2020-08-07 13:41:10

A recent “article” on multipurpose app WeChat has gone viral — despite not having any text.

The author of the now-deleted piece, featuring rows of blurred boxes resembled the redacted lines of a classified government dossier, is Jiang Yulong, an undergraduate at the China Academy of Art in the eastern city of Hangzhou. The 20-year-old said he created the piece — which included headlines, paragraph breaks, photos, and annotations all rendered in meaningless squares and mosaics — to critique digital information overload.

“I felt bombarded by a deluge of fragmented information, especially content tailored by algorithms to meet (individual) interests,” he told Sixth Tone. Jiang specifically referred to earlier this year, when social media users shared an overwhelming quantity of information online, the bulk of it related to the country’s COVID-19 outbreak.

As the coronavirus pandemic spread globally, the news cycle, as well as people’s lives, have been consumed by virus-related news. This has led to what experts now call “doomscrolling” or “doomsurfing” — the habit of continuously scrolling through disconcerting news — resulting in anxiety and mental health issues.

“I want to make people think critically about what they consume online,” Jiang said. “Mundane reposts and daily sharing occupy too much space, without leaving any impression on readers or having any impact.”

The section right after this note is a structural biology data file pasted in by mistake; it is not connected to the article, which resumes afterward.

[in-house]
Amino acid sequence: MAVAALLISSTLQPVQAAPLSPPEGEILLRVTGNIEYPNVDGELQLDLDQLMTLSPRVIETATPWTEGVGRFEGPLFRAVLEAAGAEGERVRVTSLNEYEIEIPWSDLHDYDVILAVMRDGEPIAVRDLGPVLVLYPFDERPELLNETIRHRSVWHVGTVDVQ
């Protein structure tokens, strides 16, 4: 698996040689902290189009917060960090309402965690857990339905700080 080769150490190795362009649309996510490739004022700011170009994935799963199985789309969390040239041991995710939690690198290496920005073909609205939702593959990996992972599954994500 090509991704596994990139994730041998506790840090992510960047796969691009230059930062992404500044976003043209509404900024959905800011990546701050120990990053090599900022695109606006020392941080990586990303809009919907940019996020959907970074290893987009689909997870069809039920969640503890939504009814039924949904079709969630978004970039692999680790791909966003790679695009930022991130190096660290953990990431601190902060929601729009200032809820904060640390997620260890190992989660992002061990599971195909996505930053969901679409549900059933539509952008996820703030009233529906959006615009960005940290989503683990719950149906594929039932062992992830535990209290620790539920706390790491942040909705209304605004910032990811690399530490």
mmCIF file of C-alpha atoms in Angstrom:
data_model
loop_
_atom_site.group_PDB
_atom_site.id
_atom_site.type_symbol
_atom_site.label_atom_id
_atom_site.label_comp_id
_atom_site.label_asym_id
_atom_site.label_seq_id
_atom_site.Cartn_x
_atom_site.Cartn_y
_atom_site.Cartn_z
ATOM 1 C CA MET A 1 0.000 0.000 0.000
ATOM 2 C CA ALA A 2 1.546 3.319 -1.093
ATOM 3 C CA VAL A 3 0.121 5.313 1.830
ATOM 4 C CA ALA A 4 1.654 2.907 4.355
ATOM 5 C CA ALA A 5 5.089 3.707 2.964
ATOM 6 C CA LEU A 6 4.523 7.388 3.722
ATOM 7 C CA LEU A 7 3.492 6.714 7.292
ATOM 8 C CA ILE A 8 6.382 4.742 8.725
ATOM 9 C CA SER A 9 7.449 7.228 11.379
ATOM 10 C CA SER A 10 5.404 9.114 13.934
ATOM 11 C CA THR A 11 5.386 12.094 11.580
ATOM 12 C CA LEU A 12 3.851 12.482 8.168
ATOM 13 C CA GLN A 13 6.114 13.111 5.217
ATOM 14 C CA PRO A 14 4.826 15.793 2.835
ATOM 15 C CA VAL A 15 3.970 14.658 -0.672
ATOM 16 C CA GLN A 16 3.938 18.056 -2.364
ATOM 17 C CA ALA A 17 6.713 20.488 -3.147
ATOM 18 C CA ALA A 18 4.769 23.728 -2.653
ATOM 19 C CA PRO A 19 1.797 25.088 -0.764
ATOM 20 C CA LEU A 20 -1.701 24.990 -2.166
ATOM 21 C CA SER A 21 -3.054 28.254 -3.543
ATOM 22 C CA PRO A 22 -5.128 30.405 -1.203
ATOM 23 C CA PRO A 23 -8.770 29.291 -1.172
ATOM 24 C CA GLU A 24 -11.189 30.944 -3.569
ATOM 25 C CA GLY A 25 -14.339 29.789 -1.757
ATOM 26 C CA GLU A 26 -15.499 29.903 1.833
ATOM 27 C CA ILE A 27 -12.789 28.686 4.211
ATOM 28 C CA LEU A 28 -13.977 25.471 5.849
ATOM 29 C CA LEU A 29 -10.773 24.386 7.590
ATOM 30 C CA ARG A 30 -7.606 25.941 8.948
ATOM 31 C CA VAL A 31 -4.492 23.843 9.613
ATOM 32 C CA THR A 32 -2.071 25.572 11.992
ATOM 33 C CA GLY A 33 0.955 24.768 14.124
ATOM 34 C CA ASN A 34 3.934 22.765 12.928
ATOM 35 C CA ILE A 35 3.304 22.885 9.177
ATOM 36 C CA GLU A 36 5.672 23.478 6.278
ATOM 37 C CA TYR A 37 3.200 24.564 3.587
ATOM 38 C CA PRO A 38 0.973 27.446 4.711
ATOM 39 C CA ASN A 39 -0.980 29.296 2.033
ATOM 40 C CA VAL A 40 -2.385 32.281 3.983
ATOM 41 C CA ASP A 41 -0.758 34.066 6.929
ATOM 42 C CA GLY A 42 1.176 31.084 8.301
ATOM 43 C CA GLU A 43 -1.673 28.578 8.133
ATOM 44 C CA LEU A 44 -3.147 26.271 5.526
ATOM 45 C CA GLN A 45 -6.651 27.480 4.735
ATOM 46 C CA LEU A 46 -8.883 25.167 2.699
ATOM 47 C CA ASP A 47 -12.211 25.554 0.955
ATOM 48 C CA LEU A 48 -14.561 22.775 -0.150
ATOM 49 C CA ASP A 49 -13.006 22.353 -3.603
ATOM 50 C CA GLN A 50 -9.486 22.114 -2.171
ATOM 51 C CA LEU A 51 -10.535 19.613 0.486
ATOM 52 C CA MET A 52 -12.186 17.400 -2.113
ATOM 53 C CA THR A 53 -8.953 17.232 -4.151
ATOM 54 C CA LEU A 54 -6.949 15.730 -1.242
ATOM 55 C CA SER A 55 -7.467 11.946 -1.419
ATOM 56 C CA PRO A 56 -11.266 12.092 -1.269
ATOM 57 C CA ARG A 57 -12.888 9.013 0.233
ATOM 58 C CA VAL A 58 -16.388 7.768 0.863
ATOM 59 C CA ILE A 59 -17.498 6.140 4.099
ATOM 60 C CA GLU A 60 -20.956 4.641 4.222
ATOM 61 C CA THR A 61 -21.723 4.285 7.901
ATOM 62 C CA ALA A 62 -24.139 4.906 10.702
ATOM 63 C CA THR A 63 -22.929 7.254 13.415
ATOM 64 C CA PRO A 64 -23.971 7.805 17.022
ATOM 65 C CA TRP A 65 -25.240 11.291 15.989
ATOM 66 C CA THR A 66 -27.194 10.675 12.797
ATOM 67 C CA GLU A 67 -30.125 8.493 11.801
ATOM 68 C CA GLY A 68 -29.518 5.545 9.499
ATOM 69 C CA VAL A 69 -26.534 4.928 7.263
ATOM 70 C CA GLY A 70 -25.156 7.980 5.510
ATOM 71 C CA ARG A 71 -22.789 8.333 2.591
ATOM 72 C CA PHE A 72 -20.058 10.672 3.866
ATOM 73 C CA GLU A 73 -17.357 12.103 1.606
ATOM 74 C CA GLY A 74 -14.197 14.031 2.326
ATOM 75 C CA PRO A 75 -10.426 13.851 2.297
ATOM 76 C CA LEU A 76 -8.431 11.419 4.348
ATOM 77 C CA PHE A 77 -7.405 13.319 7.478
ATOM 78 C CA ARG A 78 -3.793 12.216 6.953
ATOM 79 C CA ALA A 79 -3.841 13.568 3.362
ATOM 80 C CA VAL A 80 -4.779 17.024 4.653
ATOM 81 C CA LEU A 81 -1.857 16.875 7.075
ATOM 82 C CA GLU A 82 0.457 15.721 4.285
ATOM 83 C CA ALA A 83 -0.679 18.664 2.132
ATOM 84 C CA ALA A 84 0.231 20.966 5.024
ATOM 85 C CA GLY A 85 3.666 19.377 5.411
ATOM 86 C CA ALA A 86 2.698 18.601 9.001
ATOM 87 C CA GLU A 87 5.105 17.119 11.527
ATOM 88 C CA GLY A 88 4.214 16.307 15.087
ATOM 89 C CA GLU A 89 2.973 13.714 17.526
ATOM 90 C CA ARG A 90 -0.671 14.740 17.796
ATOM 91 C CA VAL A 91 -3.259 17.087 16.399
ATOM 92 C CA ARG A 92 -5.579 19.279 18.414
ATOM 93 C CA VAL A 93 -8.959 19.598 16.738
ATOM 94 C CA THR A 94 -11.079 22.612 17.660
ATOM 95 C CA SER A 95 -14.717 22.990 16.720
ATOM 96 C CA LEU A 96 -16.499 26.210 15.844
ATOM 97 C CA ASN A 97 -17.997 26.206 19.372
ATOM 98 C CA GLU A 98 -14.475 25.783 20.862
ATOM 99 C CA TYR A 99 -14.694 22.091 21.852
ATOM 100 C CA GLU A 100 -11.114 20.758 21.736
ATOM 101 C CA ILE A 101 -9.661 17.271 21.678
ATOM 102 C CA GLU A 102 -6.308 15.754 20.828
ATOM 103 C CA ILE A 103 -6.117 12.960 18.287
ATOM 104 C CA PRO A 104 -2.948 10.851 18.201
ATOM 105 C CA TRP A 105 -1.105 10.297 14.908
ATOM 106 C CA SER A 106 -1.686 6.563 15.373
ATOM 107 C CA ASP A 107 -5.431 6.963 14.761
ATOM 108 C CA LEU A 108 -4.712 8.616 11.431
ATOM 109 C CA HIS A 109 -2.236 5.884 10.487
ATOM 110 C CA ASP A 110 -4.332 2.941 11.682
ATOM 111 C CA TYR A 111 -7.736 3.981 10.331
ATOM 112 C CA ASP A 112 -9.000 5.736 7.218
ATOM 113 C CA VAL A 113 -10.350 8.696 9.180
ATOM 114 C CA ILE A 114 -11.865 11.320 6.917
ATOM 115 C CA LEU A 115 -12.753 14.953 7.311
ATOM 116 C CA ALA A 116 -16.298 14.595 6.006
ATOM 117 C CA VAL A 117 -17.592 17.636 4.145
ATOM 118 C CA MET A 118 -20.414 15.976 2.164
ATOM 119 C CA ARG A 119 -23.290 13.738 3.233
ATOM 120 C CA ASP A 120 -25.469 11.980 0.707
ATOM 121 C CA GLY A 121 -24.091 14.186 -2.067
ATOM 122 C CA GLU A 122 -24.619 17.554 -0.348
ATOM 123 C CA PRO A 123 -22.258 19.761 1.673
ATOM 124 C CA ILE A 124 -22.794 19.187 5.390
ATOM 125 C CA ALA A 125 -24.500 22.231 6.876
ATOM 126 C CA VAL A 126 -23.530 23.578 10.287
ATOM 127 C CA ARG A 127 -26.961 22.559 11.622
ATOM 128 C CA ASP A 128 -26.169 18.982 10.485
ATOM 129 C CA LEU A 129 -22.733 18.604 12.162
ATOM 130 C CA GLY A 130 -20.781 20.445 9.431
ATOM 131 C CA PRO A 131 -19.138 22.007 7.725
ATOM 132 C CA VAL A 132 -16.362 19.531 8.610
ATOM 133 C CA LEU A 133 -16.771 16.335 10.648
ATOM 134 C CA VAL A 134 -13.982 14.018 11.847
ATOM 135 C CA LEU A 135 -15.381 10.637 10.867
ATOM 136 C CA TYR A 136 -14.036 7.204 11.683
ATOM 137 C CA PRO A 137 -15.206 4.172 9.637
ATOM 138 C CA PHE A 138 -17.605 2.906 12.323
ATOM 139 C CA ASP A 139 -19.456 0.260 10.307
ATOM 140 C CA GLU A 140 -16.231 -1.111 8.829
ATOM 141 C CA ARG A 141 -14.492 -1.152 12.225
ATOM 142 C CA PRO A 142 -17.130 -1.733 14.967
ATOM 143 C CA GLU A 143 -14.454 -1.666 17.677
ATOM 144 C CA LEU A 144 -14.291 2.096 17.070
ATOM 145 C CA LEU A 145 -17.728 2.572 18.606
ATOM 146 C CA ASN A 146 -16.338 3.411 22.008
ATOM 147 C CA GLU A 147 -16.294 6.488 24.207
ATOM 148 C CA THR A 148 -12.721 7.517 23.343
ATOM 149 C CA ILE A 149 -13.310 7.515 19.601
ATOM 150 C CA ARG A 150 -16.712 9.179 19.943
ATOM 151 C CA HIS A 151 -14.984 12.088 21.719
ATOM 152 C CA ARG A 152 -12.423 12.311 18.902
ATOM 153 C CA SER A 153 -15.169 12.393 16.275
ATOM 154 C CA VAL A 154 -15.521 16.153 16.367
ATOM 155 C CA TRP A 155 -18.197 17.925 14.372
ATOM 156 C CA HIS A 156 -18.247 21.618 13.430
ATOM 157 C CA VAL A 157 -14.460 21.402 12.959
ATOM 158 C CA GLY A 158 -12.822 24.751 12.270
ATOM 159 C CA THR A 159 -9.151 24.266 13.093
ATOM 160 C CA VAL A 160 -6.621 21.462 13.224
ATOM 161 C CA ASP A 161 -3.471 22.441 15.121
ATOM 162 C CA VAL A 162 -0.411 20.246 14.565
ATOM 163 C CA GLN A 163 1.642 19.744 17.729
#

The seemingly coded project was published on the WeChat public account Wenzhang Laiyuan — Chinese for “article source” — on Aug. 3 and has since garnered more than 100,000 views, the maximum number the platform displays.

Since then, social media users have imitated the style, either sharing their own similarly encrypted messages or commenting on Jiang’s original post using the author’s preferred choice of communication: black squares.

Reader interpretations of the project’s message sometimes differ from what Jiang had in mind, however. Jiang said he has received messages relating the squares and pixelated images to the country’s current online climate. To sanitize the web, authorities and social media platforms routinely scrub articles and content deemed “vulgar” or “illegal.”

Others meanwhile are treating the black boxes as a guessing game.

“Is this some coded message that needs to be interpreted in a certain way?” read one comment under a related post on microblogging platform Weibo. “What form of cult is this?” said another.

Editor: Bibek Bhandari.

(Header image: Fu Xiaofan/Sixth Tone)